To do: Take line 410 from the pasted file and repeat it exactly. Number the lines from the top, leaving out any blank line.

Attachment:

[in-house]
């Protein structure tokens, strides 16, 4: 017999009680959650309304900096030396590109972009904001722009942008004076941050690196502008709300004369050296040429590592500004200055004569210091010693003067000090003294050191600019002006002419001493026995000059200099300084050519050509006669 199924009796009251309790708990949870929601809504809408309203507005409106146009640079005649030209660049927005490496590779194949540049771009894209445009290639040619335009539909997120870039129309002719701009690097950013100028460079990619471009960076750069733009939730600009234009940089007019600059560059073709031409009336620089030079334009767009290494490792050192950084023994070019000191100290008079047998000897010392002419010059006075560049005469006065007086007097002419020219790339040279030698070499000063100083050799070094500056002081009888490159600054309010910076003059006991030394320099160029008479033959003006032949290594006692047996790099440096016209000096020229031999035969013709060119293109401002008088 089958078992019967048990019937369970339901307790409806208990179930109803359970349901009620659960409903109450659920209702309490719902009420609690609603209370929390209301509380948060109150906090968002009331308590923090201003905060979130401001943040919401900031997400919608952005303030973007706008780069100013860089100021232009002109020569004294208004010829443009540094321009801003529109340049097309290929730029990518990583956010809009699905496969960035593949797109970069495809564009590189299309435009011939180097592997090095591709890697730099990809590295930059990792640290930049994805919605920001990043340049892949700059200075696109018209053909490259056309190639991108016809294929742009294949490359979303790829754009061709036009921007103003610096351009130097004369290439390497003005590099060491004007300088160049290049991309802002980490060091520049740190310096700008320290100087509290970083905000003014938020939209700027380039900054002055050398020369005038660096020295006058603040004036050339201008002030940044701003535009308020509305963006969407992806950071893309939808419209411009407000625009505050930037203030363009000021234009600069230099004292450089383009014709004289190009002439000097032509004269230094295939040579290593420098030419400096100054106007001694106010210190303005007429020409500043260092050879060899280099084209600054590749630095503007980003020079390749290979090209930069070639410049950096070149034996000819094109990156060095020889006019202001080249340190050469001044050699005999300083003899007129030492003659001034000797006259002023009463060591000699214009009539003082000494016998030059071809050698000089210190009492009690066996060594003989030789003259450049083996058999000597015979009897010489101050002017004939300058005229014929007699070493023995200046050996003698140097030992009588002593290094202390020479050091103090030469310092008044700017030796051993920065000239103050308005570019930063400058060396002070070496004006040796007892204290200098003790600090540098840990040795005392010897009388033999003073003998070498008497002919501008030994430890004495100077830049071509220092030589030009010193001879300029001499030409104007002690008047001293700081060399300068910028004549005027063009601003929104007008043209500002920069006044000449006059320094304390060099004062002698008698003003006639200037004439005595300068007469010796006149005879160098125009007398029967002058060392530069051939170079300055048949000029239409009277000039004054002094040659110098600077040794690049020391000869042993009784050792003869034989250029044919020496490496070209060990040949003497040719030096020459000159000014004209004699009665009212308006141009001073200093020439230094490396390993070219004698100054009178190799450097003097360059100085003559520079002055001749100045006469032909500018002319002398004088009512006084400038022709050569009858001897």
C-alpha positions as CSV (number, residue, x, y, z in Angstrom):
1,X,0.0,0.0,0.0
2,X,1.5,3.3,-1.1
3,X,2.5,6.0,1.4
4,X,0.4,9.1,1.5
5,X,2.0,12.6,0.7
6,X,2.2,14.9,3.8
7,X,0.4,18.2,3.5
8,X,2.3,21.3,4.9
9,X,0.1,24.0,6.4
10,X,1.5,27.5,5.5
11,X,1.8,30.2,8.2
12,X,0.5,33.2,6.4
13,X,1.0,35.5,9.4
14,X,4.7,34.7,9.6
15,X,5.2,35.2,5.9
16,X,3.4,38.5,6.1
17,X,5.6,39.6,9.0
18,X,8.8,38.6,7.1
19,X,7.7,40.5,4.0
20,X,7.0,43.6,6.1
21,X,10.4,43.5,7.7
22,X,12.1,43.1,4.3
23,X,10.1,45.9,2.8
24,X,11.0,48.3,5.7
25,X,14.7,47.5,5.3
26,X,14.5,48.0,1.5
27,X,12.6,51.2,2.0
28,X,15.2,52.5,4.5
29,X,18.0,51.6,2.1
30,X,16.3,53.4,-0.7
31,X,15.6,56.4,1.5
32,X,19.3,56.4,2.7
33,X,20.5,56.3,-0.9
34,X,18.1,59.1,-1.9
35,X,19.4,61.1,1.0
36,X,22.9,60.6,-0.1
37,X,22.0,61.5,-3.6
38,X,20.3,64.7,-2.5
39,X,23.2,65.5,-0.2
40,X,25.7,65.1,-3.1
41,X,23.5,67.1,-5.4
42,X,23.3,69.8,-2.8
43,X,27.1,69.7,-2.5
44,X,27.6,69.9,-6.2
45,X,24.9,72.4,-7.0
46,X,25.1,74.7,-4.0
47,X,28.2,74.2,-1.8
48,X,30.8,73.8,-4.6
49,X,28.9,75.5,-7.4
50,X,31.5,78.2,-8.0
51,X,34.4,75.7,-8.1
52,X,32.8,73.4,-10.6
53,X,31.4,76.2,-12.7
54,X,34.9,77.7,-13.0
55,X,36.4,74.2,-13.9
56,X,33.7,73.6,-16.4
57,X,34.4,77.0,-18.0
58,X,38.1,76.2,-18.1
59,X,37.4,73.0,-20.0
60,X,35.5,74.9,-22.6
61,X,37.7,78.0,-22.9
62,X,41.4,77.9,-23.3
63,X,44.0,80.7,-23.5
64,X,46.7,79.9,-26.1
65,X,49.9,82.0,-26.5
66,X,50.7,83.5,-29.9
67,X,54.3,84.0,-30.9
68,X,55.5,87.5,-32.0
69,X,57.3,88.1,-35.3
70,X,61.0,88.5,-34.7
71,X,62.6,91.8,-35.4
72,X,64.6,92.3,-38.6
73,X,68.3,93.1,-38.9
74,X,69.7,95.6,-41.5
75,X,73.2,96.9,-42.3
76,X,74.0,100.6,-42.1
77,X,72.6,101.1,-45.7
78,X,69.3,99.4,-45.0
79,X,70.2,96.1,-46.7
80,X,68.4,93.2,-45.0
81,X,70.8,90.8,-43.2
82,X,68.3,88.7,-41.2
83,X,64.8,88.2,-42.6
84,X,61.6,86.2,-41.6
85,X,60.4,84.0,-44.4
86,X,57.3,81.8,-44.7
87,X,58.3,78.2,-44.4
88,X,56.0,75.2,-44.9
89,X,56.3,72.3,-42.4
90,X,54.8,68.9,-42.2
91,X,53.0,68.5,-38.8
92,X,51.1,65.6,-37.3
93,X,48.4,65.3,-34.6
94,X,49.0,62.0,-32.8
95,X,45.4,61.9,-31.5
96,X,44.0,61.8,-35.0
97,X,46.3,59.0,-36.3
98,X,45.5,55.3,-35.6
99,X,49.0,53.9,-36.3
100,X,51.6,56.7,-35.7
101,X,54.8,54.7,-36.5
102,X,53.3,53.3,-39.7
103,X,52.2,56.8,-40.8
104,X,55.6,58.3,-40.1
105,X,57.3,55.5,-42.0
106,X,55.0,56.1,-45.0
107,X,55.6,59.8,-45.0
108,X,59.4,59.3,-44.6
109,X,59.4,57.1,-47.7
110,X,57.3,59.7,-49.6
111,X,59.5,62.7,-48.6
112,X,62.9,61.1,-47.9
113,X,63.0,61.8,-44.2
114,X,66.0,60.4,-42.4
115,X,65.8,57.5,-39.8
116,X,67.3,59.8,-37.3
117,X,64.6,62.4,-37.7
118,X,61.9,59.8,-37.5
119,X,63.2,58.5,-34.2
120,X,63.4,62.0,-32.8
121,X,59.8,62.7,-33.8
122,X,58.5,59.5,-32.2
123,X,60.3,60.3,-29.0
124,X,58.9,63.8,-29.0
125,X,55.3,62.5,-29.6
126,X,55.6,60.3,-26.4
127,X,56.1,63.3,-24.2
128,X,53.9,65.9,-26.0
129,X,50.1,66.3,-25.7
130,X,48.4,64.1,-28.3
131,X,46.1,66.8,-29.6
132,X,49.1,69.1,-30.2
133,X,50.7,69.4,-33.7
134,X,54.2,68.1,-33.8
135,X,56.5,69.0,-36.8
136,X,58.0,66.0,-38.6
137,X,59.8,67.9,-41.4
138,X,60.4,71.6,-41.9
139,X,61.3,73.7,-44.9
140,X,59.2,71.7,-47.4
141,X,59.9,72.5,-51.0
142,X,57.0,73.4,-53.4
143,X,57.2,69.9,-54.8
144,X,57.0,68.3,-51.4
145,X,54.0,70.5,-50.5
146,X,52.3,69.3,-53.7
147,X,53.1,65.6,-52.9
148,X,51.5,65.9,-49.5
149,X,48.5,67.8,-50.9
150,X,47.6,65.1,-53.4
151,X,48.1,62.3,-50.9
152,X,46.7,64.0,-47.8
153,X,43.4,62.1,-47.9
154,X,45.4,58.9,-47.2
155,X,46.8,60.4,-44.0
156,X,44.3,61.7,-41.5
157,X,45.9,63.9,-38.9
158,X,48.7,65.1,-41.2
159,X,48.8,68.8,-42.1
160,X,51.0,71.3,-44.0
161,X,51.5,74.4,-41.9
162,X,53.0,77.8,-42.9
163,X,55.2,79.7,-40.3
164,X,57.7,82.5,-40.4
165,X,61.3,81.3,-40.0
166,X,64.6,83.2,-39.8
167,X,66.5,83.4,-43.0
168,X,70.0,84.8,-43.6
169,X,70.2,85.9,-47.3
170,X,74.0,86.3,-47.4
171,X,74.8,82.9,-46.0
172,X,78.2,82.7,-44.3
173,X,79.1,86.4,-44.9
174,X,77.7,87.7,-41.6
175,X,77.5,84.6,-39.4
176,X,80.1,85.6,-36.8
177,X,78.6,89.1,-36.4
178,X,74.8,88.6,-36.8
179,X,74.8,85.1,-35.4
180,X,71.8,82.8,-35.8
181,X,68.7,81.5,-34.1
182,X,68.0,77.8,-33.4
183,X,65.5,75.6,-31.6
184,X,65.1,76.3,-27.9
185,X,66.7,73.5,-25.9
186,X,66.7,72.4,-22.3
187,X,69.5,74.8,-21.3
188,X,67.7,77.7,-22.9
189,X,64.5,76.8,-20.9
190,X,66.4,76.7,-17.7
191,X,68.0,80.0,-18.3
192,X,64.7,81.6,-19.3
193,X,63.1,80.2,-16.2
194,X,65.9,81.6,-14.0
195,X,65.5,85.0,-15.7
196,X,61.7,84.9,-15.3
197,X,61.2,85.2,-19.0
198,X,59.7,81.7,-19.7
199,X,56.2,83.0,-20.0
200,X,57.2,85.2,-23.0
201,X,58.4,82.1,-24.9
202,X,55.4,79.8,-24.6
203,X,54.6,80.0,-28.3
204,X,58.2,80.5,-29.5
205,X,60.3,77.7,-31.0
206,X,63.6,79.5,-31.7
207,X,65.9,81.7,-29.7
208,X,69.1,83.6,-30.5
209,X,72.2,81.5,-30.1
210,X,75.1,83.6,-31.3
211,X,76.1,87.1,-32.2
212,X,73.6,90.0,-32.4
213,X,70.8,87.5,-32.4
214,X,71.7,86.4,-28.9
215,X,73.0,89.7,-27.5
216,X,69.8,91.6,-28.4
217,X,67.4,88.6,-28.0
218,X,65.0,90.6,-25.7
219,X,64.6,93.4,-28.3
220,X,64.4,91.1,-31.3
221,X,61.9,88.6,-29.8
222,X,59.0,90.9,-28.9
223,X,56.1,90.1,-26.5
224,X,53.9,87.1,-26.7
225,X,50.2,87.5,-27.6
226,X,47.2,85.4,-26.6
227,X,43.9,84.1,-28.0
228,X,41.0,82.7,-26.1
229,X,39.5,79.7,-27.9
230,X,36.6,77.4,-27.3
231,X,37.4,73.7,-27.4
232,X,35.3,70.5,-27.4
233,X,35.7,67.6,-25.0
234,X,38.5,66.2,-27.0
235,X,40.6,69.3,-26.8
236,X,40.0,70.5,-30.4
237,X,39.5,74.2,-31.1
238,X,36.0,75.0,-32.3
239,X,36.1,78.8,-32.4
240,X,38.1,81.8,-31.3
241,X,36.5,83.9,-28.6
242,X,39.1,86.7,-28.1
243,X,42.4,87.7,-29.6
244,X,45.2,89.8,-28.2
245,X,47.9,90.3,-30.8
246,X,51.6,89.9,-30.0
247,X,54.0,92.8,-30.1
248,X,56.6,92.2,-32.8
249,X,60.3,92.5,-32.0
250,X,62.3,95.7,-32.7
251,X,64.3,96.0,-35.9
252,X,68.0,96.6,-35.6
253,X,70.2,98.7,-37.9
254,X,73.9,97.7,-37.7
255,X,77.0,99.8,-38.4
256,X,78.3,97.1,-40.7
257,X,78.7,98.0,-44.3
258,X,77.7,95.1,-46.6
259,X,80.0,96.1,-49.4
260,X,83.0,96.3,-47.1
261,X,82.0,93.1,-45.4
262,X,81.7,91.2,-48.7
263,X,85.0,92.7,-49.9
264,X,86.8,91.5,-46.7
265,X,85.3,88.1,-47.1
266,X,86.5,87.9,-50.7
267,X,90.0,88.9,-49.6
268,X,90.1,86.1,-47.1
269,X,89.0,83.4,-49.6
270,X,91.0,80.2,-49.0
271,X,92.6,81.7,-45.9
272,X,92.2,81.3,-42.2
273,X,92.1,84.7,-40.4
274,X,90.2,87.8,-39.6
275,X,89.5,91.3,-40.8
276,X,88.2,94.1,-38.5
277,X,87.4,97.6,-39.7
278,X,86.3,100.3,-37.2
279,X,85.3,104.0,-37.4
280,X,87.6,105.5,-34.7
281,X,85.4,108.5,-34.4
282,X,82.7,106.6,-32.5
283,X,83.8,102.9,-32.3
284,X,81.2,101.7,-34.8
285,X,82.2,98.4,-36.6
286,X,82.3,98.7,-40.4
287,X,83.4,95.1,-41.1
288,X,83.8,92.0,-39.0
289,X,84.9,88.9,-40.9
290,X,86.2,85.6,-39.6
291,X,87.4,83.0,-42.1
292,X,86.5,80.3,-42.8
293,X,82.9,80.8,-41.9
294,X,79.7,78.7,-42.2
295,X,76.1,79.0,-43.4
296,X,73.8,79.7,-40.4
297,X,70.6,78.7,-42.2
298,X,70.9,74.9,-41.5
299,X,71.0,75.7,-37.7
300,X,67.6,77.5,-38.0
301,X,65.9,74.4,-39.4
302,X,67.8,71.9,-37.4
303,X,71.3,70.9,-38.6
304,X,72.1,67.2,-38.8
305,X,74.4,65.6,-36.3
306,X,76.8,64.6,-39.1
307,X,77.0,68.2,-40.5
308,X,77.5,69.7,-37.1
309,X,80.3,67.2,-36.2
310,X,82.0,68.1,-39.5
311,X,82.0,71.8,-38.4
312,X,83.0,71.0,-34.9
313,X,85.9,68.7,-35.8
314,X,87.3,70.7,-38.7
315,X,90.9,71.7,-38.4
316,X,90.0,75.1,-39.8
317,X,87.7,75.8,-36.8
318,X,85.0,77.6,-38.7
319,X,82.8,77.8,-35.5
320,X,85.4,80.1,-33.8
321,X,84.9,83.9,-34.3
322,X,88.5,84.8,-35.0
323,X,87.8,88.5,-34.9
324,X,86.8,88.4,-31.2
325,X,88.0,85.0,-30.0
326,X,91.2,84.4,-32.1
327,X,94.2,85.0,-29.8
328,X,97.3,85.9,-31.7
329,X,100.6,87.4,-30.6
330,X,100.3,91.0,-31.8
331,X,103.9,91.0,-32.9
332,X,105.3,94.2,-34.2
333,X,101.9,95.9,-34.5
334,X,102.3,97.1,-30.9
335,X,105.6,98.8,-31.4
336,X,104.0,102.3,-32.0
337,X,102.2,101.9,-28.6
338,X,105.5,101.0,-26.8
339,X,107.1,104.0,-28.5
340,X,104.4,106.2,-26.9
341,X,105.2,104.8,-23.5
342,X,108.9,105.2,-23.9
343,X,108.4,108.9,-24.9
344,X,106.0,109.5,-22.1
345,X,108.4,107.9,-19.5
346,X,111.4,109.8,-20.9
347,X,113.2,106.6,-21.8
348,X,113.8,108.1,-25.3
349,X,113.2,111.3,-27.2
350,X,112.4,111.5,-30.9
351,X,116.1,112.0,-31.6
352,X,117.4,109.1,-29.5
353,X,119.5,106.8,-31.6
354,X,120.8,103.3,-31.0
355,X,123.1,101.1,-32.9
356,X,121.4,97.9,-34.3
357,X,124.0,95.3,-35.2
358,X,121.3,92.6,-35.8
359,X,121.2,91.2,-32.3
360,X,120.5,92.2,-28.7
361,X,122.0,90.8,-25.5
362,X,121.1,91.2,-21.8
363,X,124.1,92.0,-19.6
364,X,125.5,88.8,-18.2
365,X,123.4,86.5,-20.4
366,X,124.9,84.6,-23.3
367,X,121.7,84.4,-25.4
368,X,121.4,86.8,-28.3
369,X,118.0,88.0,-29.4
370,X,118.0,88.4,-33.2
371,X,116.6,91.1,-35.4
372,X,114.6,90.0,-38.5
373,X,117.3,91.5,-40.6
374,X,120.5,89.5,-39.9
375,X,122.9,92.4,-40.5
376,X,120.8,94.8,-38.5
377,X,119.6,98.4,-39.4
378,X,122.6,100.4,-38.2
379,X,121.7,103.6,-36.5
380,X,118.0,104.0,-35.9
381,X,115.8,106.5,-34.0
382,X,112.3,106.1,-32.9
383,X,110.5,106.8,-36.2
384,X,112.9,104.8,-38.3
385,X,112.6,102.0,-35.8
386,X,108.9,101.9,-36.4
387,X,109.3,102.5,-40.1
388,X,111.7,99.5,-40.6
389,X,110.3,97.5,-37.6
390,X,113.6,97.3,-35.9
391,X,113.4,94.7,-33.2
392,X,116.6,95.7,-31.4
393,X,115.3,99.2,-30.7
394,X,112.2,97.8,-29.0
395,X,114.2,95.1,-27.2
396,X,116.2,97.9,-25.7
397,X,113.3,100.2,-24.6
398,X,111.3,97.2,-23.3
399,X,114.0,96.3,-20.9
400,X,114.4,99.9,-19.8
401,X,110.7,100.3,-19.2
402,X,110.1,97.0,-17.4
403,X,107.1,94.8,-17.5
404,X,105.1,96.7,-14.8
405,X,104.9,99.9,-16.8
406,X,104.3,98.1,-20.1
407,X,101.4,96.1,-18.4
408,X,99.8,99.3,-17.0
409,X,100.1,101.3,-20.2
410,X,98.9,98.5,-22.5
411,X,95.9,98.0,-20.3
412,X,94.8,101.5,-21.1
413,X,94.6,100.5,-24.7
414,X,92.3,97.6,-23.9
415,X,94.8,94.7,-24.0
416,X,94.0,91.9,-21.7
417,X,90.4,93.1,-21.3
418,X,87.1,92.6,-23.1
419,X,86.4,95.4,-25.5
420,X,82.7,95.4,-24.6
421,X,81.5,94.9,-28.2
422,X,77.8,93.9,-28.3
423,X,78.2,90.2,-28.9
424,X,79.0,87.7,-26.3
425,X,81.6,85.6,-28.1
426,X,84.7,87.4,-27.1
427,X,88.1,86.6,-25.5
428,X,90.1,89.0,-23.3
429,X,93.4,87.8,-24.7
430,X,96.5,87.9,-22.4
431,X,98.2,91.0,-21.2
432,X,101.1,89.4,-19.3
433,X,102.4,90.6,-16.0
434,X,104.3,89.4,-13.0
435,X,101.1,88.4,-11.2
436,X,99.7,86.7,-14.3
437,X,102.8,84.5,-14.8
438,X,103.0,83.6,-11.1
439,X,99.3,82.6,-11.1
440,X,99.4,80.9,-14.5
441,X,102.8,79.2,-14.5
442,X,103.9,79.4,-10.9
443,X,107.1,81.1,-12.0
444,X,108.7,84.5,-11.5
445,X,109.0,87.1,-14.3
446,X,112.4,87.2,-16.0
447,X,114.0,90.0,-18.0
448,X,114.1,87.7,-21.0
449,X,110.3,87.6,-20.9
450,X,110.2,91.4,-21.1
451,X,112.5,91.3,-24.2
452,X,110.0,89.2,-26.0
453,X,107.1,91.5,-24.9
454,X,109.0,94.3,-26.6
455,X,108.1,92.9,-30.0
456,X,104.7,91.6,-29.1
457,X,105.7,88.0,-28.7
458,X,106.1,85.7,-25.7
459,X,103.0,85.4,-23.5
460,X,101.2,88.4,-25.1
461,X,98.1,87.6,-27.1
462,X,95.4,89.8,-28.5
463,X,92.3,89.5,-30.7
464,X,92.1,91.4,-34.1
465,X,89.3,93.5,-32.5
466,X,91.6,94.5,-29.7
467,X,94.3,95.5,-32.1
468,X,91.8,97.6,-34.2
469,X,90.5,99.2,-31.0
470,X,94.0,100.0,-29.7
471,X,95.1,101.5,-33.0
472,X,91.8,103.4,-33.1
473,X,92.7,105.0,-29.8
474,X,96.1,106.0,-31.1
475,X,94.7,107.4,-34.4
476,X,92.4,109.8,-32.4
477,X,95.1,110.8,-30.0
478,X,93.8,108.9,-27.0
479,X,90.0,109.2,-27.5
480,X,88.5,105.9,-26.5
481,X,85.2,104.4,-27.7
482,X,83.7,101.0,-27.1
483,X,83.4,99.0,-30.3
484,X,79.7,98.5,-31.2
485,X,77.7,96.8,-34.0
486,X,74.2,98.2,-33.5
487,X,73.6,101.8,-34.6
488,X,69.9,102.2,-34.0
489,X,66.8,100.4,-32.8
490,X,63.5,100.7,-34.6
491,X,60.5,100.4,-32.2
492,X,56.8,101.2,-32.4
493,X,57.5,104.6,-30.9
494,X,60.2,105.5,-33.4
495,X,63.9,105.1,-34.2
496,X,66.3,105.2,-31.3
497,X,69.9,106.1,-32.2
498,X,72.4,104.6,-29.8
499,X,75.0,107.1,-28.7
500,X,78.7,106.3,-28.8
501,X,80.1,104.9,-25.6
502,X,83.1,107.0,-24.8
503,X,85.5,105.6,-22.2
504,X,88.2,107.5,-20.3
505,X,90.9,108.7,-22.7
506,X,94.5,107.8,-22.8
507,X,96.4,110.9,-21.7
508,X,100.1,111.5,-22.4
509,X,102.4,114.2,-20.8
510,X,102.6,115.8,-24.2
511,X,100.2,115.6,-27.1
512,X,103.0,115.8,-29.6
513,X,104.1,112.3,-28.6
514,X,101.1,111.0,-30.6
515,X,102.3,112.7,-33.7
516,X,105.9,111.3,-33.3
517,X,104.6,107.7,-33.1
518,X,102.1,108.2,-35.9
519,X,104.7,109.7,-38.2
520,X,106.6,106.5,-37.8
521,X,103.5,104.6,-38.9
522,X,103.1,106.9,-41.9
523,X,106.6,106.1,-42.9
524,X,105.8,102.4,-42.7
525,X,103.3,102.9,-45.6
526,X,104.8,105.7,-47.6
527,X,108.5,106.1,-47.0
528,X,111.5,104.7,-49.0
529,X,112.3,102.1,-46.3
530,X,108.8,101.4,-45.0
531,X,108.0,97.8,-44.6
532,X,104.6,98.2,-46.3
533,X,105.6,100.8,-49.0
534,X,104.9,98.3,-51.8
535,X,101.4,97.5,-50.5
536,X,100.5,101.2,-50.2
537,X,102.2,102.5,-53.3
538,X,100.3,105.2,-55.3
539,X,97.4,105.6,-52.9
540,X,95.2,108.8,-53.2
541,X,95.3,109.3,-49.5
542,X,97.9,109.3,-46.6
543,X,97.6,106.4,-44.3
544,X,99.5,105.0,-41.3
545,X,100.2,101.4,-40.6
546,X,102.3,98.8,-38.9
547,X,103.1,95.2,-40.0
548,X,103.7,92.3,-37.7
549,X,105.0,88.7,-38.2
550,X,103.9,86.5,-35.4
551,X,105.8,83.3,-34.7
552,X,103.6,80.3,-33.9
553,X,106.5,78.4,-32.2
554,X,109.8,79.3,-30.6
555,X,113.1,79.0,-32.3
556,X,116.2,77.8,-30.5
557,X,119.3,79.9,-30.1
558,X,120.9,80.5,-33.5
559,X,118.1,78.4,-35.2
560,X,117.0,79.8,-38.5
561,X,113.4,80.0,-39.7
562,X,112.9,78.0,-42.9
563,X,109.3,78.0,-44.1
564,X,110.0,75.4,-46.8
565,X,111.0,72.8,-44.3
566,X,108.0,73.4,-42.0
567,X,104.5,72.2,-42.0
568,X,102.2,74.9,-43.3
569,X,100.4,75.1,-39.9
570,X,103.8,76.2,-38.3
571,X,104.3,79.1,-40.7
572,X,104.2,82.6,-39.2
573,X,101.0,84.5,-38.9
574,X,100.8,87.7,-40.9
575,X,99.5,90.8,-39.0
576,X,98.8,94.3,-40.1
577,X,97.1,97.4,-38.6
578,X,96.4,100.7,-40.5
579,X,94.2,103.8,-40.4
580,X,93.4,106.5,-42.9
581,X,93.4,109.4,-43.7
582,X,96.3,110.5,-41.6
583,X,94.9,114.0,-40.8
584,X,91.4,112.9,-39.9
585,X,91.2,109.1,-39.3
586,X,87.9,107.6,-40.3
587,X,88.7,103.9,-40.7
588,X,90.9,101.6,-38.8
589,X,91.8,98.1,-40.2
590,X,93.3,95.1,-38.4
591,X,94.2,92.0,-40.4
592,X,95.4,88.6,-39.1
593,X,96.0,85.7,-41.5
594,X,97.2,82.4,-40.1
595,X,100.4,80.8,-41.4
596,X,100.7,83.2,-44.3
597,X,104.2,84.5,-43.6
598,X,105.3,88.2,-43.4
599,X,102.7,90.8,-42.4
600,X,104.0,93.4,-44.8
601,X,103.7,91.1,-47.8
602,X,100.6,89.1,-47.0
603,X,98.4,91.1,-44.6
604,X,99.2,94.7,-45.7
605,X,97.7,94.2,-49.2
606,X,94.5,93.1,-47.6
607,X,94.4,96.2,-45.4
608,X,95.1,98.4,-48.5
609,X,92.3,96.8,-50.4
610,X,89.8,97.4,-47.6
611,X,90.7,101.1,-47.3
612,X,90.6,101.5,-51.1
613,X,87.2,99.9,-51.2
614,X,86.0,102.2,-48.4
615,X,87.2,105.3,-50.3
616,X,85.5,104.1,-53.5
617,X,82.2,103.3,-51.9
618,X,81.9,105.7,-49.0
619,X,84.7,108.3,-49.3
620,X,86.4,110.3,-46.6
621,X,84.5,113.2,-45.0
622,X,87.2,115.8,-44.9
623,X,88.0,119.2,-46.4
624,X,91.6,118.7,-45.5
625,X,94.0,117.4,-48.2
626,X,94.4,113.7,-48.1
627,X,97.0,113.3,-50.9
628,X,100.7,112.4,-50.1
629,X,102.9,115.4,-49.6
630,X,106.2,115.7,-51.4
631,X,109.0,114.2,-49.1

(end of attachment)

407,X,101.4,96.1,-18.4